Does this election, as some have said, truly mean the launch of a trajectory towards a federal UK? Unlikely – as noone is interested in federalising England. Is it really so ‘impossible’ that Scotland’s vote for home rule will be ignored? Yes, of course – regardless of how much this vote was a clear mandated call for more powers for the Scottish Parliament than Smith was offering, the arithmetic is clearly on the side of the Conservative government. But such a strategy of turning a blind eye is somewhat fraught, if you truly are intent on preserving that Union, as opposed to consolidating short-term political advantage, creating, as it does, many avenues that fast-track independence.

As Alan Bissett noted, Scotland having to suffer another five years of Conservative-led government is a direct consequence of the ‘No’ vote – I don’t think that is an unfair observation, as one of the most resonant arguments in the Referendum campaign was that independence was the only way that Scotland could guarantee having no more Conservative governments dictating to it from London without a Scottish mandate. With a ‘No’ vote in place, it was only a matter of time before it happened – but what I find particularly distressing is that the left vote seemed to take a vacation in England, when the incumbent government had such a poor record on the economy (massively increasing the debt, failing to get the deficit down to 65% over the time period that it originally said it would completely eliminate it), and was promising to continue its savage cuts to a welfare state that were ideological and irrelevant (if not actively counter-productive) to getting the economy to recover. The positive attributes to what Eddy Robson dubbed “The best crisis since the abdication” were body-swerved in favour of Austerity Max.

A week before the Referendum was lost last year, Robin McAlpine of the Common Weal wrote the following on Bella Caledonia: “A butterfly rebellion is coming close to winning Scotland away from the forces of the British state. I think we’ll do it, but either way, they can’t beat us. We are already half of Scotland and we keep growing. They are weak and we are strong. When the people of Britain see their titans defeated by a rebel army who used infographics and humour, what is there to stop them following? England needs its butterfly rebellion as well.” That conclusion seems hauntingly prescient now, as we ask the question: is there any potent left remaining in England? Labour was hardly a radical left platform at this general election, but if an underlying xenophobia was really more powerful than the prospect of an unleashed Conservative government, indeed was strong enough not just for people to go to the Conservatives but to move straight to UKIP instead of a fundamentally right of centre Labour party, then what hope is there for any longevity for the concept of Britain?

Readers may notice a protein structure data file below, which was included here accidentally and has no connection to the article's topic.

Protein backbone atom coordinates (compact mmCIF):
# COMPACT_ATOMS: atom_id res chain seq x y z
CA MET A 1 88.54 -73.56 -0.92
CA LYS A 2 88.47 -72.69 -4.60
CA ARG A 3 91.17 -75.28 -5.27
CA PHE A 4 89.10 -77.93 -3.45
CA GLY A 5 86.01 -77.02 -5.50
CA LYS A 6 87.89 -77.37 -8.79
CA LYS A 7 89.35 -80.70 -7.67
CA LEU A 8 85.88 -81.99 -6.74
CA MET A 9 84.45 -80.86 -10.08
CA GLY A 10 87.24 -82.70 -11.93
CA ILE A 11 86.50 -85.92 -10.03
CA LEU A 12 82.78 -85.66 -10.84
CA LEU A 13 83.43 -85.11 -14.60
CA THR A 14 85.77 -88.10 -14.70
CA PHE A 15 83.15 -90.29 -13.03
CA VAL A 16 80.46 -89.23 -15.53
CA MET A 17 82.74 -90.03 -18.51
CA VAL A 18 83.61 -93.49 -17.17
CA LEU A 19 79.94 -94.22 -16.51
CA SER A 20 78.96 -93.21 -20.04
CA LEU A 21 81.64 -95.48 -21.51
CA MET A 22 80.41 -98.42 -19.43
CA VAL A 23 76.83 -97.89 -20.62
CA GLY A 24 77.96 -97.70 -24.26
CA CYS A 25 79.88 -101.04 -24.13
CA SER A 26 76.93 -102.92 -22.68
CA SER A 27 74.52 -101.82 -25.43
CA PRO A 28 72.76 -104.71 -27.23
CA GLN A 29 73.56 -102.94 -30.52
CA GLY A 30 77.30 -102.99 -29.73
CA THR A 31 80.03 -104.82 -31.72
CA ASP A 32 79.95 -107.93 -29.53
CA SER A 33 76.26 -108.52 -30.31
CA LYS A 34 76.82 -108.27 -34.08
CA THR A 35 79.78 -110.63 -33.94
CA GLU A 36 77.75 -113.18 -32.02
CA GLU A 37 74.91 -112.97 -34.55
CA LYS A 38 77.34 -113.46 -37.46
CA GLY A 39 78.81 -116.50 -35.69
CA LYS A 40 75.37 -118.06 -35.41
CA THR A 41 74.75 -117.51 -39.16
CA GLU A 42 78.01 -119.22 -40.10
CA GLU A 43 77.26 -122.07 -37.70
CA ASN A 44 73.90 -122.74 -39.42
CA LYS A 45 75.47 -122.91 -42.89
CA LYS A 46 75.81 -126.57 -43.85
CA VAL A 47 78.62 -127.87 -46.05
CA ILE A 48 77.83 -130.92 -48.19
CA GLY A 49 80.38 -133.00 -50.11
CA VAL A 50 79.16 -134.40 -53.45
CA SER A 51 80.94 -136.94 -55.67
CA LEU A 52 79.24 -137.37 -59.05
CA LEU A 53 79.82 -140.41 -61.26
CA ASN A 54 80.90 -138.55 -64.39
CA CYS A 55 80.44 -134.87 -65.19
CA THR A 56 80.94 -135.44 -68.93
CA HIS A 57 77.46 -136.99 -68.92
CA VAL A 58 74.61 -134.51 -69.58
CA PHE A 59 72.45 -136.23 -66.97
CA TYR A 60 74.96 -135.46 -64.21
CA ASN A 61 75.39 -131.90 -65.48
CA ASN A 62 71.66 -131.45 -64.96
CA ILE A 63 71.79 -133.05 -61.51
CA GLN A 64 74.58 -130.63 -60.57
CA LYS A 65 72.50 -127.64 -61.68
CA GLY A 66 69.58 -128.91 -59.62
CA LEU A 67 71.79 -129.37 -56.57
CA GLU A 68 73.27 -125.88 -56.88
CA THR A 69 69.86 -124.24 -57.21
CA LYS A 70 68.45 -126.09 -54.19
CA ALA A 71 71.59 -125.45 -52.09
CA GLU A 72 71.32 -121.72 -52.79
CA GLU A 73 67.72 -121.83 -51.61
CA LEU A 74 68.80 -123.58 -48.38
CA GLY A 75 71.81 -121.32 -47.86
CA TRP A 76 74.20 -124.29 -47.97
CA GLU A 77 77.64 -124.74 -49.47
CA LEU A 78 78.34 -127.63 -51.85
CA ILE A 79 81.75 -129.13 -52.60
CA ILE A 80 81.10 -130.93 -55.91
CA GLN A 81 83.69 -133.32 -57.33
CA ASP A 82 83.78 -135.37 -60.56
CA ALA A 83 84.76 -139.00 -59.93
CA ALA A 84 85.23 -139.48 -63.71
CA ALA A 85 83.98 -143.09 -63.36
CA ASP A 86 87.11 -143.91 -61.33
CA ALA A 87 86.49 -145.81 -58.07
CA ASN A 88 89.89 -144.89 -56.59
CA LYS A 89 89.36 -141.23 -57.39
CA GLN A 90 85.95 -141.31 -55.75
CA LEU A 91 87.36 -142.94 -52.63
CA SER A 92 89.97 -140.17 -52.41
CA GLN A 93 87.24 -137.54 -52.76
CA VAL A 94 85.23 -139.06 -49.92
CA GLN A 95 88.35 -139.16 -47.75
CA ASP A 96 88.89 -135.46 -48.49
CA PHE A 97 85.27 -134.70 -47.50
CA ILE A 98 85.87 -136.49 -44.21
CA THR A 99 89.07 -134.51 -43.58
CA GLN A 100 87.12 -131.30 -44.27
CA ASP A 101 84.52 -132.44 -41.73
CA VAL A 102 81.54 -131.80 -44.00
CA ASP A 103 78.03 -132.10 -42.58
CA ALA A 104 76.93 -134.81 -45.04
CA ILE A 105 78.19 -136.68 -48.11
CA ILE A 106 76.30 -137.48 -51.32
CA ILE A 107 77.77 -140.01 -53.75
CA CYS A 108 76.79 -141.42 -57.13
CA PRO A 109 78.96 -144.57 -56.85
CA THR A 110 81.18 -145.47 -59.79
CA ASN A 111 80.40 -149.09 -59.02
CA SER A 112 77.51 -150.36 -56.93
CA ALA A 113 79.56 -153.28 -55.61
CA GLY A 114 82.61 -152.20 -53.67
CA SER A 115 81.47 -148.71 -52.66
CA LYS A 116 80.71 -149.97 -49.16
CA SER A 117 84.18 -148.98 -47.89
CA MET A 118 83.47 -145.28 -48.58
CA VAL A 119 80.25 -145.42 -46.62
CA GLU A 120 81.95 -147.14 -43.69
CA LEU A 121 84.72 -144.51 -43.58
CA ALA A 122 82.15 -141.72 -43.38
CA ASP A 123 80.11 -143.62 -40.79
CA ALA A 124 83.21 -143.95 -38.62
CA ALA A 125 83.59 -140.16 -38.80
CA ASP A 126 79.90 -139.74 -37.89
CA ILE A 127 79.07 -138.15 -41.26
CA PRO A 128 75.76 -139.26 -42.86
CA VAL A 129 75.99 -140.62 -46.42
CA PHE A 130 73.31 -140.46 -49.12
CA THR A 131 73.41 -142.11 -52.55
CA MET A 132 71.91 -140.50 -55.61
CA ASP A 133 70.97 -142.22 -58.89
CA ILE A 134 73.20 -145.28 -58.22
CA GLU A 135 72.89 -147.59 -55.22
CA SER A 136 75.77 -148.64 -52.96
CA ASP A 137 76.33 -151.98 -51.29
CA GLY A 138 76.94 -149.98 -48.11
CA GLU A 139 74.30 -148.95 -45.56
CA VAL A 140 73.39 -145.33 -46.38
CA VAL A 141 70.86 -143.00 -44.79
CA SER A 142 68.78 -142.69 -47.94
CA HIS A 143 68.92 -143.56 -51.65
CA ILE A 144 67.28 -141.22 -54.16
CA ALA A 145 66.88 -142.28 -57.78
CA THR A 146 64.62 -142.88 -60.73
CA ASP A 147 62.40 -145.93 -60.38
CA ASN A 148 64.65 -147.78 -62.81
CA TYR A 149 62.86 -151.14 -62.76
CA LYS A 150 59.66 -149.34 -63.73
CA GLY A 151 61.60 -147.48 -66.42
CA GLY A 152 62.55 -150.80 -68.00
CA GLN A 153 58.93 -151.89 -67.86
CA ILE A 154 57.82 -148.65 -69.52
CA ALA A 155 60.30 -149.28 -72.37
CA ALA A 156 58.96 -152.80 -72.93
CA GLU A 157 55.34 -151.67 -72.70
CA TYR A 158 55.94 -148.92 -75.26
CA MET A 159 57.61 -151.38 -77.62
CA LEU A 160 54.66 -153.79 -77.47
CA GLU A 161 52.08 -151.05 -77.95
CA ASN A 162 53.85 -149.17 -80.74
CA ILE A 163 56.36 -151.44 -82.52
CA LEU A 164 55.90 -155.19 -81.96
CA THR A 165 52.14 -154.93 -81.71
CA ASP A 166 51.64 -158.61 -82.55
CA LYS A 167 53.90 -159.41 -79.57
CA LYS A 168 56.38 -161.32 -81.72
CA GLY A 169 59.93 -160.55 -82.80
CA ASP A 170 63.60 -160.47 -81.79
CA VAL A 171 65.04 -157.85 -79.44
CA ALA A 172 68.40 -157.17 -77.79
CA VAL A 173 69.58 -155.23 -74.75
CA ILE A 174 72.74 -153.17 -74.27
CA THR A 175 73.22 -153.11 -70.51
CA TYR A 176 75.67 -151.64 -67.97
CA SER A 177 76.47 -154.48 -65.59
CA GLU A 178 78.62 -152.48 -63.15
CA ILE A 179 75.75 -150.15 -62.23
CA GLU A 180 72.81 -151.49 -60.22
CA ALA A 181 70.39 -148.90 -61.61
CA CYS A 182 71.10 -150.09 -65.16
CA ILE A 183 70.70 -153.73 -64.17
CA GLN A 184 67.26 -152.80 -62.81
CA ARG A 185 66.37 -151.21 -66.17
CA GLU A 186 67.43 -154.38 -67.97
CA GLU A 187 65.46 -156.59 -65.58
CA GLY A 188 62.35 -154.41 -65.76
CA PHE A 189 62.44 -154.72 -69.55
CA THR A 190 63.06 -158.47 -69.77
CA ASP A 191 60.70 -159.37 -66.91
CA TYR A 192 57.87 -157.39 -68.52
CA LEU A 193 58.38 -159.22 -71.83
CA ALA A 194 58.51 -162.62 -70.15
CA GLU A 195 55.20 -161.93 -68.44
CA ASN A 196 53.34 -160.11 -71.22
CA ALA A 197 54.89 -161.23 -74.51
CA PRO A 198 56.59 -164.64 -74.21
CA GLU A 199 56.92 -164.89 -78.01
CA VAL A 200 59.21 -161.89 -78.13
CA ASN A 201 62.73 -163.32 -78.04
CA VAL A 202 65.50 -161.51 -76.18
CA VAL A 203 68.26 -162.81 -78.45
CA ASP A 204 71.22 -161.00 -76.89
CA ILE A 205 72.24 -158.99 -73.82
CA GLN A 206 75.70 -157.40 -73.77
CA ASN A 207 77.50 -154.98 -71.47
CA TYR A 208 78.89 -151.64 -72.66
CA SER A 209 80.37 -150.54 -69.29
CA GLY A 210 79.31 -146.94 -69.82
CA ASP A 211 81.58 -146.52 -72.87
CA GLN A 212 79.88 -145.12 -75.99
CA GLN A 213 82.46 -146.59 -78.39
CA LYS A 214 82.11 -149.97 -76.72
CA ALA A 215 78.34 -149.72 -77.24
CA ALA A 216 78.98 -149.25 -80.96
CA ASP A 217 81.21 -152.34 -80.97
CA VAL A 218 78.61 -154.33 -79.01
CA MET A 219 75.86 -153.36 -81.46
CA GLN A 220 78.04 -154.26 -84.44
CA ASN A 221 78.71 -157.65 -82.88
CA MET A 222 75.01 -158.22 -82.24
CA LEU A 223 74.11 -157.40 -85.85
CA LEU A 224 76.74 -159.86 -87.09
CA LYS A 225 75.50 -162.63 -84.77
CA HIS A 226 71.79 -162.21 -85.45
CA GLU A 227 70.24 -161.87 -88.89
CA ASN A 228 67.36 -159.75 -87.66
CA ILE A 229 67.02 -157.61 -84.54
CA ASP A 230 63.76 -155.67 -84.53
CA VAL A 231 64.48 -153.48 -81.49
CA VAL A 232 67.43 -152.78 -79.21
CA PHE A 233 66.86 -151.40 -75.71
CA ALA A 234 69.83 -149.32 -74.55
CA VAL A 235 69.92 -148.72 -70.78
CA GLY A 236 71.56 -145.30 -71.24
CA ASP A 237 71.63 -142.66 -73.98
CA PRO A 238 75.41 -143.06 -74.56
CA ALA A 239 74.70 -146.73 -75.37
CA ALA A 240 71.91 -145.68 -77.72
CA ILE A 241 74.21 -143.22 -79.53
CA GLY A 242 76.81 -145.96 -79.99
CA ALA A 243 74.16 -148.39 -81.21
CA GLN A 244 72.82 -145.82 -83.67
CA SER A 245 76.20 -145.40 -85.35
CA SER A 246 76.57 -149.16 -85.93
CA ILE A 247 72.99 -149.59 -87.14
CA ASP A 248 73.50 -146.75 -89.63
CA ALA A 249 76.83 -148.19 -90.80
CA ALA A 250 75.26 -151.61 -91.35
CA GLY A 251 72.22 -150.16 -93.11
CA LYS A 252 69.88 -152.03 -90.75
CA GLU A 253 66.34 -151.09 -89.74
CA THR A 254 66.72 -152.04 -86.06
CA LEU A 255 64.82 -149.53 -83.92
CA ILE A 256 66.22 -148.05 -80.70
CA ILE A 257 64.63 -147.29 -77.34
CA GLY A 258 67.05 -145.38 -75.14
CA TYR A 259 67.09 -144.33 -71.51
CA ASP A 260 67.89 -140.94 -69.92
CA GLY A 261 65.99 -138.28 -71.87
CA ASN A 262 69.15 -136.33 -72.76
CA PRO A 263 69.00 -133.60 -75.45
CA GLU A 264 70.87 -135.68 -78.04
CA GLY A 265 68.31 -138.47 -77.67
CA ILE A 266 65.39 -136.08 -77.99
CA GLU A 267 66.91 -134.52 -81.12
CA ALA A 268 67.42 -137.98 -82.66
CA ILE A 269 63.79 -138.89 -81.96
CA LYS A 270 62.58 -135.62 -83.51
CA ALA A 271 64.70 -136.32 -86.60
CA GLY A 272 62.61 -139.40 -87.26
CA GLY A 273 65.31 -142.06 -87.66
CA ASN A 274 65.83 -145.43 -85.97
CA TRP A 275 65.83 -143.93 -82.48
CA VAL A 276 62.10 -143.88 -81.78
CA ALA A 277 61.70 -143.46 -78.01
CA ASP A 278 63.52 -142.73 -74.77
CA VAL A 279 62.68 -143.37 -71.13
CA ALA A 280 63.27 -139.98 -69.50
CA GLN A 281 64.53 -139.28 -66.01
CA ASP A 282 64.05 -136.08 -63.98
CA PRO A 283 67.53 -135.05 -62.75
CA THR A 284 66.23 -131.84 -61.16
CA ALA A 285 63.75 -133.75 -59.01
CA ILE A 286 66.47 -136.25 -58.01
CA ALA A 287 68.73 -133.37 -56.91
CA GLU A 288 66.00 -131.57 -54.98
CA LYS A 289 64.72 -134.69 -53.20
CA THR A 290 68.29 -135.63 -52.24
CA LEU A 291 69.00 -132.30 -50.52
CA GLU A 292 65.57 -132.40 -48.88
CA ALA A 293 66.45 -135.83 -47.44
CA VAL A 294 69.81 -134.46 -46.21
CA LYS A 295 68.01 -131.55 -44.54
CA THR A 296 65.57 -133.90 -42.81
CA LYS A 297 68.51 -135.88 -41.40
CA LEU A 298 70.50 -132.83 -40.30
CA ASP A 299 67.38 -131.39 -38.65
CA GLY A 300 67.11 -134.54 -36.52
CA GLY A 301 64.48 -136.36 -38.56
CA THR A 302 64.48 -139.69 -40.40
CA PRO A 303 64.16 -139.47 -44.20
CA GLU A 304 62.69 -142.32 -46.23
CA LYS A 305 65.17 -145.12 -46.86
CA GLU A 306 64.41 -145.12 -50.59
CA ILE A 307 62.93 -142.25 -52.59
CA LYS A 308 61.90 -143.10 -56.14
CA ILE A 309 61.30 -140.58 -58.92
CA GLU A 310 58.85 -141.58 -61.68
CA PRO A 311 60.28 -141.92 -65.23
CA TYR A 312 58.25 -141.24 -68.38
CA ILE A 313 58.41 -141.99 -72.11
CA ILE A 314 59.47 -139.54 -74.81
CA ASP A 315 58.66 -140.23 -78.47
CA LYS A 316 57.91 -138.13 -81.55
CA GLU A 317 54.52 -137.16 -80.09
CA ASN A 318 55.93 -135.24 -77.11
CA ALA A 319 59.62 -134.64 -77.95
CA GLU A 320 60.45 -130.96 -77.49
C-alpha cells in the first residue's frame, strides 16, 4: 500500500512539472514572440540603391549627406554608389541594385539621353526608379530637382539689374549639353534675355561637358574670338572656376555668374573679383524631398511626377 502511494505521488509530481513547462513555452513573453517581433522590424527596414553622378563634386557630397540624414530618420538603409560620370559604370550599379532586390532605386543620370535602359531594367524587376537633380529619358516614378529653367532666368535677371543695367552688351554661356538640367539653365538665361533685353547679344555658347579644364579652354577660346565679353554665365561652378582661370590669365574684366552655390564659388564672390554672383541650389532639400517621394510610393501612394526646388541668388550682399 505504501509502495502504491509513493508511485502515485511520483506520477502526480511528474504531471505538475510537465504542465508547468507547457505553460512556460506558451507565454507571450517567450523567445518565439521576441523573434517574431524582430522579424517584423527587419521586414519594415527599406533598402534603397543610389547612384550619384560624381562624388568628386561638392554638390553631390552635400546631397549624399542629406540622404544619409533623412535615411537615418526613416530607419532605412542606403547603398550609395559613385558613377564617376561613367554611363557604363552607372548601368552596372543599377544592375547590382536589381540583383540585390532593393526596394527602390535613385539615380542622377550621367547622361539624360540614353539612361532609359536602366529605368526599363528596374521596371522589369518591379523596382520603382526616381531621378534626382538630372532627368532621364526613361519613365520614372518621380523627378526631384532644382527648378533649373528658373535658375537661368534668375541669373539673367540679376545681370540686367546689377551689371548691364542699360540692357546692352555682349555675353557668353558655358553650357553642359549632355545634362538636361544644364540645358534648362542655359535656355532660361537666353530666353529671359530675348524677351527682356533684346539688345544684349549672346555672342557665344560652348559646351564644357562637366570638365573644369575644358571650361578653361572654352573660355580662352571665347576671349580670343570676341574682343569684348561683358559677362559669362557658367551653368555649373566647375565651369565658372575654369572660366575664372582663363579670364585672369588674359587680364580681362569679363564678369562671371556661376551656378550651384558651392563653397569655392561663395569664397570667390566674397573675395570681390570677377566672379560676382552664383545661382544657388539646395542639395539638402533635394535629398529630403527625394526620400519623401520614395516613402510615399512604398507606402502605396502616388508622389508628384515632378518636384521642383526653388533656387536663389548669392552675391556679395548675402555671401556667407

Cameron can be bold – but it is hard to see how anything that he does is going to do other than pass the historical title of ‘Last Prime Minister of the United Kingdom’ to his successor.


“For the long dark decades of Tory rule, Scotland was told that getting a government we didn’t vote for was simply the price of the Union. Now the tartan high heels are on the other foot, England might get the government that Scotland votes for. Ed, Davie, Nick and Nige scream that Scotland’s choices are illegitimate and unwelcome. But to no avail, no one in Scotland is listening to the four hoarse men of the Jockalypse.” (Paul Kavanagh, 7/5/2015)


Disparate Thoughts from the Wee Sma’ Hours…a Troika of Pandas Coming Over the Hill

….5 hours sleep later, and leaving my bedroom I felt a little like Judy Garland approaching the doorway, wondering if it was going to be technicolor on the other side or not.

I checked my phone – a text from my brother gave me a small heads-up ‘Bye Jim Murphy, we won’t miss you’. Well, that was one scalp. But there were others on the list.

Putting on the television, and it was clear that the exit poll was looking pretty much spot-on, with the Conservatives heading towards a majority, as the SNP had cleared 50 seats in its own majority. Perhaps as part of the new realpolitik that his former classmate was not going to be deposed as Conservative leader in order to make way for his predicted ascendancy, Boris Johnson was making noises offstage that some kind of offer of ‘federalism’ had to be made to Scotland in the wake of his ‘Ajockalypse Now’ prediction.

Stats were being reeled off in the BBC studio, with the biggest single party vote in Scottish political history of 1.4 million for the SNP; Alex Salmond notes that the results in Scotland represented the biggest political swing in the UK since records began in 1835, with an average of 24% from Labour to SNP; within that, Willie Bain, architect of ‘The Bain Principle’ (The Bain Principle, the old Royal High School building on Calton Hill, and 30% of Labour Party Members going for Yes or ), predicted just over a week ago to be the last Labour MP standing in Glasgow NE, had fallen with a 39% swing to the SNP, producing Sturgeon’s ‘magnificent seven’ in a clean SNP sweep of all of Glasgow; Brian Taylor noted 60 years ago a 50.1% Scottish vote for the Scottish Unionist Party has now been eclipsed by a 50.2% vote for a pro-independence SNP.

6am saw a revision of the 10pm exit poll: Conservatives 325, Labour 232, SNP 56, LibDem 12, UKIP 2, Greens 1.